You're just starting to get arms around the idea of thin client computing and then someone drops the idea of zero client computing in your lap.
You can't get much thinner than a zero client computing environment, but is zero client technology really practical for your business?
The answer is a firm "maybe". Zero client technology has several important business applications. Under the right circumstances, it can streamline your operating system, eliminate administrative tasks, stabilize your computing environment and help save the environment -- and it does it all at a much lower cost per unit than is found in workplaces that employ traditional hardware solutions.
Zero client computing isn't right for every business, but it might be right for yours. Here's what you need to know before you populate your workplace with zero clients.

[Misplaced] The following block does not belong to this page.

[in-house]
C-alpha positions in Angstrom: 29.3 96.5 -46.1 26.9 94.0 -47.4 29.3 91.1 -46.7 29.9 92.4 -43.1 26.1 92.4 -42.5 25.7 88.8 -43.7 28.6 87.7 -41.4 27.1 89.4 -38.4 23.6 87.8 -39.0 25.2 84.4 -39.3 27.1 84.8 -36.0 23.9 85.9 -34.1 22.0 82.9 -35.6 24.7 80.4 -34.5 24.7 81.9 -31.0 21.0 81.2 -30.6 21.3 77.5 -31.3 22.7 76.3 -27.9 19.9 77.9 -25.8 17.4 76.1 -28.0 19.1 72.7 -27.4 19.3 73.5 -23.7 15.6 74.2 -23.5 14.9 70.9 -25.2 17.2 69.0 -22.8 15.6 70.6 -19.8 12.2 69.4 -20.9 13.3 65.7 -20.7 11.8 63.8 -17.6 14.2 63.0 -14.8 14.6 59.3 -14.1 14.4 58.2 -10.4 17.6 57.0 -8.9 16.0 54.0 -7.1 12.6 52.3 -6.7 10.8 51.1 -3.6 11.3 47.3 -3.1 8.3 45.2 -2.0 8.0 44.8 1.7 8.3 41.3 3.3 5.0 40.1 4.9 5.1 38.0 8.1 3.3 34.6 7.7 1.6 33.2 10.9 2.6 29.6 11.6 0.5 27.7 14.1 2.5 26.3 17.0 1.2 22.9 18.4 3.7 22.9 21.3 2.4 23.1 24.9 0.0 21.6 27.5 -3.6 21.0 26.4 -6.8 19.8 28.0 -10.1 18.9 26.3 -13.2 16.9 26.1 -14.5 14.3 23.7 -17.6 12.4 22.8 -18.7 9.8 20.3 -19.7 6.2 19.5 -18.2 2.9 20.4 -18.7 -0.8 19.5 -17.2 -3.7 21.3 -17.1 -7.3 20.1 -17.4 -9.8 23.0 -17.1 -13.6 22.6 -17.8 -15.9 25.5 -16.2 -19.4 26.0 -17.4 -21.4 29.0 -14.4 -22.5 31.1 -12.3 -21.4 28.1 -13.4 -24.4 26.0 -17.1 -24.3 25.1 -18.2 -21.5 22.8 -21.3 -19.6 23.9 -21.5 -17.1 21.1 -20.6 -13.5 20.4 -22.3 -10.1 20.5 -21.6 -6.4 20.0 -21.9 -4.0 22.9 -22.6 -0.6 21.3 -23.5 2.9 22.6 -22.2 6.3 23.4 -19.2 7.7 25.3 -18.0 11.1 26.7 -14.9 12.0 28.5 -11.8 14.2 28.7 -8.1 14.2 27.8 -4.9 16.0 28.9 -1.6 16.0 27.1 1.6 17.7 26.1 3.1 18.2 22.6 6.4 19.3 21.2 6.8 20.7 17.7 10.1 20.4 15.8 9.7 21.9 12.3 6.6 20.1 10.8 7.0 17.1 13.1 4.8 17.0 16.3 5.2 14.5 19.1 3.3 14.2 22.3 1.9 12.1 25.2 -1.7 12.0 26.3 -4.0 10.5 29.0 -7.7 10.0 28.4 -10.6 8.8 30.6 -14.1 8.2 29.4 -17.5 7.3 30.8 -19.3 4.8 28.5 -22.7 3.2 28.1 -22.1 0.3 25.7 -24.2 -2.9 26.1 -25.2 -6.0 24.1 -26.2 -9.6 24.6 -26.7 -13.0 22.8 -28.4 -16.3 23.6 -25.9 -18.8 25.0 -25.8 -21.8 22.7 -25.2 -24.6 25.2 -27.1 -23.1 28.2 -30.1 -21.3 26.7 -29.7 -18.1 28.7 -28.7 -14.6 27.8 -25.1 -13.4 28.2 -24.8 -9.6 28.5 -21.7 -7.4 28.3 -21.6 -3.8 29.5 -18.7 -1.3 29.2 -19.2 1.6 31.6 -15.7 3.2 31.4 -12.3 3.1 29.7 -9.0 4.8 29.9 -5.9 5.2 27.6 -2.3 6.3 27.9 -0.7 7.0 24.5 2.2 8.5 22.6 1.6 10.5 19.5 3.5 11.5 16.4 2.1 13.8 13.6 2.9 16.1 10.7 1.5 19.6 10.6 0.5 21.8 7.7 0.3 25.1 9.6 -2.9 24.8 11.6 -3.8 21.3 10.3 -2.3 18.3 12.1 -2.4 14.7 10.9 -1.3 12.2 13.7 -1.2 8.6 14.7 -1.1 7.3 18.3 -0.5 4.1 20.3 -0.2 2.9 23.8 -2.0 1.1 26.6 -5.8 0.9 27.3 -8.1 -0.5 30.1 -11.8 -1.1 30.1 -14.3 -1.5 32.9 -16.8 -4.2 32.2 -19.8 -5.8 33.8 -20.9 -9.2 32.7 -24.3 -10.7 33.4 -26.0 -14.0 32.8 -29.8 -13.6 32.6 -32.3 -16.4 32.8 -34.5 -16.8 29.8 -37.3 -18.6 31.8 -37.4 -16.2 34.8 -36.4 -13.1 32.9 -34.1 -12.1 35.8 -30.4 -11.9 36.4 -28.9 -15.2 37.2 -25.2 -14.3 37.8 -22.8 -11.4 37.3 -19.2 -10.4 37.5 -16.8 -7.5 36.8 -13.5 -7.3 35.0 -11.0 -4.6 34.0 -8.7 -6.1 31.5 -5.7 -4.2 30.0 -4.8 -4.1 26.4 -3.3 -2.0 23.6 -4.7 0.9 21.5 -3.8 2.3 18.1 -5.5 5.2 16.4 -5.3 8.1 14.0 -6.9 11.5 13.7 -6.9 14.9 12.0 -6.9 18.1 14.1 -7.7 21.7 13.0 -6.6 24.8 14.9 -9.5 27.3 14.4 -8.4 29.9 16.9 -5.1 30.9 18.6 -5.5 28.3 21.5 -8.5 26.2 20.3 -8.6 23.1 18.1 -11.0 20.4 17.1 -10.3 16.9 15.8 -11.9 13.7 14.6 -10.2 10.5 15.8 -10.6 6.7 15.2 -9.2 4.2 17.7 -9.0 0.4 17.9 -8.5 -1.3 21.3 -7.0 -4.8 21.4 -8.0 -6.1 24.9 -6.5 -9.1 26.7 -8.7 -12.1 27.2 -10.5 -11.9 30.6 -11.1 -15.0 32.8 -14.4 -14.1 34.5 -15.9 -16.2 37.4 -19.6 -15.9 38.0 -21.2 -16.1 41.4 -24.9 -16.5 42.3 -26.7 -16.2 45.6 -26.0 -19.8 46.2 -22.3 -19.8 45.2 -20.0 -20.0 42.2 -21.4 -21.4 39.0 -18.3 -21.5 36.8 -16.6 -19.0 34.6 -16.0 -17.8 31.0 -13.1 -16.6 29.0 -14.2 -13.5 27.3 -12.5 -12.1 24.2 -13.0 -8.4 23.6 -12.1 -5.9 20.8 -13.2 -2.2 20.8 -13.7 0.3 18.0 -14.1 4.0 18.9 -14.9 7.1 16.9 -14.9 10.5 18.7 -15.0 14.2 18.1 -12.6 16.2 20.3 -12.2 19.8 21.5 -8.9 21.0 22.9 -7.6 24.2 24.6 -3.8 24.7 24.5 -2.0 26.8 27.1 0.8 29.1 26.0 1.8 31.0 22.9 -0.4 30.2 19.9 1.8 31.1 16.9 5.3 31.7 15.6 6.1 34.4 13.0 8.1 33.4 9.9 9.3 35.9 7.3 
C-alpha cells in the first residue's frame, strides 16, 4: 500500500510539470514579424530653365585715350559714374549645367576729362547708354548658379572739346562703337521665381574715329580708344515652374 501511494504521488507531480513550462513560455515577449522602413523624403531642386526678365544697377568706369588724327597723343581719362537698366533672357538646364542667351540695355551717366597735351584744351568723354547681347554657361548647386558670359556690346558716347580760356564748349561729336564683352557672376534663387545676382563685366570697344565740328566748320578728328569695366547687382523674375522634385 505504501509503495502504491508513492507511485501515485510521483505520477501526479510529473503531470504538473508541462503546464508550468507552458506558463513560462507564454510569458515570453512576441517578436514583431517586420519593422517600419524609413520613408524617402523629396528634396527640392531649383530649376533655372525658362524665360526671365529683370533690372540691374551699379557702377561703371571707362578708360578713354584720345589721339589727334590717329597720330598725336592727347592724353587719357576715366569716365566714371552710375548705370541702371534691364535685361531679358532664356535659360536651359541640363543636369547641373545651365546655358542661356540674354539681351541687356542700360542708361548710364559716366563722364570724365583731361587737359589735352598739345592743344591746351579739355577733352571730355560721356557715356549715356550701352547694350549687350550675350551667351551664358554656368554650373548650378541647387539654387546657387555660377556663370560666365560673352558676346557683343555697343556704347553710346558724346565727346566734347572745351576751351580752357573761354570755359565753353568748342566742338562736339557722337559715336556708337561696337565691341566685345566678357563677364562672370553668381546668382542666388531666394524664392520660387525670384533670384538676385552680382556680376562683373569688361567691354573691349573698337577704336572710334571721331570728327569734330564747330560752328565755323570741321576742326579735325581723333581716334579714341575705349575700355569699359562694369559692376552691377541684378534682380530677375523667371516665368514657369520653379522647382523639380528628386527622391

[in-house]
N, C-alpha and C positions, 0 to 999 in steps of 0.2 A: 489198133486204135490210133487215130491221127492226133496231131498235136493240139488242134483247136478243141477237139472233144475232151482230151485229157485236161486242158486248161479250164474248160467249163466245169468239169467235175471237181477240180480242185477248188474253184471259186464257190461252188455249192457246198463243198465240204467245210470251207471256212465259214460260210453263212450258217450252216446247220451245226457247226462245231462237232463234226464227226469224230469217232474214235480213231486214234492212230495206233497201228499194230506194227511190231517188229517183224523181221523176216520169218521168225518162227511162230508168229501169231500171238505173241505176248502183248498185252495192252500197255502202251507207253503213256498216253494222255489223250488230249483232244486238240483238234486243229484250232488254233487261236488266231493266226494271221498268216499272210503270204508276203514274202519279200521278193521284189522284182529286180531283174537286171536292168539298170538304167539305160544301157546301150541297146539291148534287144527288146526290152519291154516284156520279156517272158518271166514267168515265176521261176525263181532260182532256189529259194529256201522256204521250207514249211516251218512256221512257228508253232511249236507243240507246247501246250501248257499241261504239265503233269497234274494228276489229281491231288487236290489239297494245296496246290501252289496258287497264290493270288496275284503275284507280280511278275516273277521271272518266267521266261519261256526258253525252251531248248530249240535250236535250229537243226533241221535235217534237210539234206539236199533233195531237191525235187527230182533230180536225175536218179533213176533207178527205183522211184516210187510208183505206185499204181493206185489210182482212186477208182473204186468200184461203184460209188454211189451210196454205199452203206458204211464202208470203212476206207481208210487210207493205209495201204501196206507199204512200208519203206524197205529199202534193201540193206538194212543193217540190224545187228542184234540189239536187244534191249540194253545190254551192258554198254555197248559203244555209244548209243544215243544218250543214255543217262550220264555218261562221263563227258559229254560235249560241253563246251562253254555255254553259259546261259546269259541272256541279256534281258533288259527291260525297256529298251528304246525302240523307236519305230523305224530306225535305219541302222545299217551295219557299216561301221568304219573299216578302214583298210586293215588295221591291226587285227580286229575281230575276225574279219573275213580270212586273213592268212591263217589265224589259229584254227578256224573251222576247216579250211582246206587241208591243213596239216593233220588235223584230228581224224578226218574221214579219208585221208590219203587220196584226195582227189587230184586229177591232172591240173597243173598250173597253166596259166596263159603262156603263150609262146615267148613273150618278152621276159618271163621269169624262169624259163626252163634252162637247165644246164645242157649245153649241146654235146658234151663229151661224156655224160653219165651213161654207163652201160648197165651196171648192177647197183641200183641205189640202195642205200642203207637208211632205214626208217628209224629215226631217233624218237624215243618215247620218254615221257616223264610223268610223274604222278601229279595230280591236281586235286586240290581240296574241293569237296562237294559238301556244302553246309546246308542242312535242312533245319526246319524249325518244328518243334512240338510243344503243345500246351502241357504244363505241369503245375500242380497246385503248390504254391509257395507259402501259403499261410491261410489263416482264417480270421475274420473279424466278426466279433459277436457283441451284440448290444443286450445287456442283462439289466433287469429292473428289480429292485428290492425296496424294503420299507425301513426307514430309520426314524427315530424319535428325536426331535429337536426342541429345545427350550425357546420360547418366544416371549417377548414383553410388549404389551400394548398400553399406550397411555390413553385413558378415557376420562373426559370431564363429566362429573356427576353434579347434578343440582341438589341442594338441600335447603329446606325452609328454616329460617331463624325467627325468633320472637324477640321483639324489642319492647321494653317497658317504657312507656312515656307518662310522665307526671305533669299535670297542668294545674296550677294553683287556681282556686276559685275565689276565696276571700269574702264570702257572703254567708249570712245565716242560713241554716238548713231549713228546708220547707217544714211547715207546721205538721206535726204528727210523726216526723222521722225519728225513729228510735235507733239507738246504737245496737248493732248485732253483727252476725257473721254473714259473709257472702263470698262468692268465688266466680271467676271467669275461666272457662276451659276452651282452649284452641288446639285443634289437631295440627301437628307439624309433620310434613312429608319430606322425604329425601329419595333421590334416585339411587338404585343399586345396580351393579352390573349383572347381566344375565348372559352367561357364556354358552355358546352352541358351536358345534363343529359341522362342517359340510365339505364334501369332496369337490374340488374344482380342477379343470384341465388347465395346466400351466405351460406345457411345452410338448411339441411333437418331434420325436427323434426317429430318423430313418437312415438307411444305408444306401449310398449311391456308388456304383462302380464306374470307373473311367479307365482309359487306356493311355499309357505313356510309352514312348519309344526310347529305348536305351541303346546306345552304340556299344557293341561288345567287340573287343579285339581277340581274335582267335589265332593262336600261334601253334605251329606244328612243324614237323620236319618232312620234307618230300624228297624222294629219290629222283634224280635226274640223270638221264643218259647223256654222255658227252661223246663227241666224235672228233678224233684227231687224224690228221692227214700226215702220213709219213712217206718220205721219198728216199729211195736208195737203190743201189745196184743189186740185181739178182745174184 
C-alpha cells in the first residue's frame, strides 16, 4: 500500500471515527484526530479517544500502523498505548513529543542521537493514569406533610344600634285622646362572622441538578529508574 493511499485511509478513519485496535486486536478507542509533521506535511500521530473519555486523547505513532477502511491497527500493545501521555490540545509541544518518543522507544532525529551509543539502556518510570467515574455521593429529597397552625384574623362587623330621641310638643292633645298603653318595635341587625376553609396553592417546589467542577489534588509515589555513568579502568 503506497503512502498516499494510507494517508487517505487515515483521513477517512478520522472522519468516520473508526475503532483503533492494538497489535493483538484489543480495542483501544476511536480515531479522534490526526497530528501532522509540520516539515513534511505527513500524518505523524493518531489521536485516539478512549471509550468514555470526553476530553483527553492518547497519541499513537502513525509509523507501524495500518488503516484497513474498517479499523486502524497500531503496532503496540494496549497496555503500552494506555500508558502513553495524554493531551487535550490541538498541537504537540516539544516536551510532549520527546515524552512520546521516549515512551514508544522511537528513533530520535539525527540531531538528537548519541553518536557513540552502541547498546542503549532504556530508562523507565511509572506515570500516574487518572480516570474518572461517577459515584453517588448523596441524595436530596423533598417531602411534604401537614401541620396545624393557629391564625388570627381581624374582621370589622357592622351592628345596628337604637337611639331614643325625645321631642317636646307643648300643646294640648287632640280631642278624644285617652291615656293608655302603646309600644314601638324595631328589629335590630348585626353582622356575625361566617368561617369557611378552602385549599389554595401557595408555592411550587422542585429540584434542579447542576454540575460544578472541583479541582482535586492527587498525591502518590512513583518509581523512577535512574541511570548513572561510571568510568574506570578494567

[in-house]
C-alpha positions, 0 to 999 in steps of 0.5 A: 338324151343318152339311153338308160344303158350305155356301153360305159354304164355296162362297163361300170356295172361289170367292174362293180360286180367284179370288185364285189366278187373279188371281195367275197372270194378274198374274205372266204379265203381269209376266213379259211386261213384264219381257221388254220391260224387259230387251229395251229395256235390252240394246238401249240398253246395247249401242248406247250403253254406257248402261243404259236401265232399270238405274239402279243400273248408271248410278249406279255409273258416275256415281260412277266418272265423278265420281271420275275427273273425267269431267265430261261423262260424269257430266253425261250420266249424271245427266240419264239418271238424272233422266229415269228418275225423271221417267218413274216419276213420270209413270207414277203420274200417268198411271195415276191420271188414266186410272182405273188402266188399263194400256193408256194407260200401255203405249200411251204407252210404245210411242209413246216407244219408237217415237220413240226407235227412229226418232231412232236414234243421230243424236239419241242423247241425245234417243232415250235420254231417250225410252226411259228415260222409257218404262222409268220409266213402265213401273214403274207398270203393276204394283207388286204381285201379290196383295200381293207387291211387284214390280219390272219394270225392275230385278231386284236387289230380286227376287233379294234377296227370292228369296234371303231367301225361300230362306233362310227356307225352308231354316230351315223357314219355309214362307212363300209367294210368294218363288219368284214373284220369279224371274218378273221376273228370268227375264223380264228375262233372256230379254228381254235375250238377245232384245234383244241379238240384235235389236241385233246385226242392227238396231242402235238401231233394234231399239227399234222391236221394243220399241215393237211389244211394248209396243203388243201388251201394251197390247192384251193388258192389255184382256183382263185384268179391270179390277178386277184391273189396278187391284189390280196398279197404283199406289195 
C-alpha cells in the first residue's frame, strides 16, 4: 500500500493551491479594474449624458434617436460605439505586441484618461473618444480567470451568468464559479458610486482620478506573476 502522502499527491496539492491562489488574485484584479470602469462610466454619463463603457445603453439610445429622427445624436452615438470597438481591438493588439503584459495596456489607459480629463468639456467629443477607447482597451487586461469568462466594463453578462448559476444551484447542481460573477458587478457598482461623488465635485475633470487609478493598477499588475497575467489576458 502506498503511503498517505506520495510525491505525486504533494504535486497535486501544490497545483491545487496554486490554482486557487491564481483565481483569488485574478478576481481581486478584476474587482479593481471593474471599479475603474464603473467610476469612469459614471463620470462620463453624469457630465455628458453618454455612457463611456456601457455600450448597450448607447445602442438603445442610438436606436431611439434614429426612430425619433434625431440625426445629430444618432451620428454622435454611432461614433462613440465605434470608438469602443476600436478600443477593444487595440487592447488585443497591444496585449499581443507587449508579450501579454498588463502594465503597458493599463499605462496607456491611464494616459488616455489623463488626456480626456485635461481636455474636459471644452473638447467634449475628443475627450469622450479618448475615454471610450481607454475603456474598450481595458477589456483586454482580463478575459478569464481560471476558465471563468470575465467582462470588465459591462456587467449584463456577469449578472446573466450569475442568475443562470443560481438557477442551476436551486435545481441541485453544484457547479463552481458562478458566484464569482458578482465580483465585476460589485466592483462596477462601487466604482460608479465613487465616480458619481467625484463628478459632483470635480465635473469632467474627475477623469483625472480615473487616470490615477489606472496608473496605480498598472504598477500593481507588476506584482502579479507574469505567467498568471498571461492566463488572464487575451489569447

Zero Client Overview
Zero client computing (a.k.a. ultrathin client computing) is similar to thin client technology. Instead of running applications or accessing information on their own hard drive, users employ stripped-down devices to tap into a central corporate server. But while thin client solutions run an operating system for connection with the server, zero client solutions have no operating system. They only contain the necessary hardware to initialize a conversation with the network, begin network protocol processes, and display server output.
Zero client technology is clearly not appropriate for every business application. It is designed primarily for single environment uses and functions. But for the right application, it can deliver improvements in the areas of speed, management, security and energy use.
- Zero Client Considerations
- Since zero client computers or terminals have no local operating system, they give users instant access to applications and data, and they require little if any technological administration.
- Zero client solutions are completely invulnerable to viruses or other cyber attacks. The lack of a local operating system shifts total threat exposure back to the server.
- Zero client terminals are considered to be the most green computing option because they have very low power requirements, often less than three watts.
- One of the drawbacks of zero client technology is that it can be difficult to perform upgrades on the hardware. Make sure to ask your vendor about their specific upgrade policies.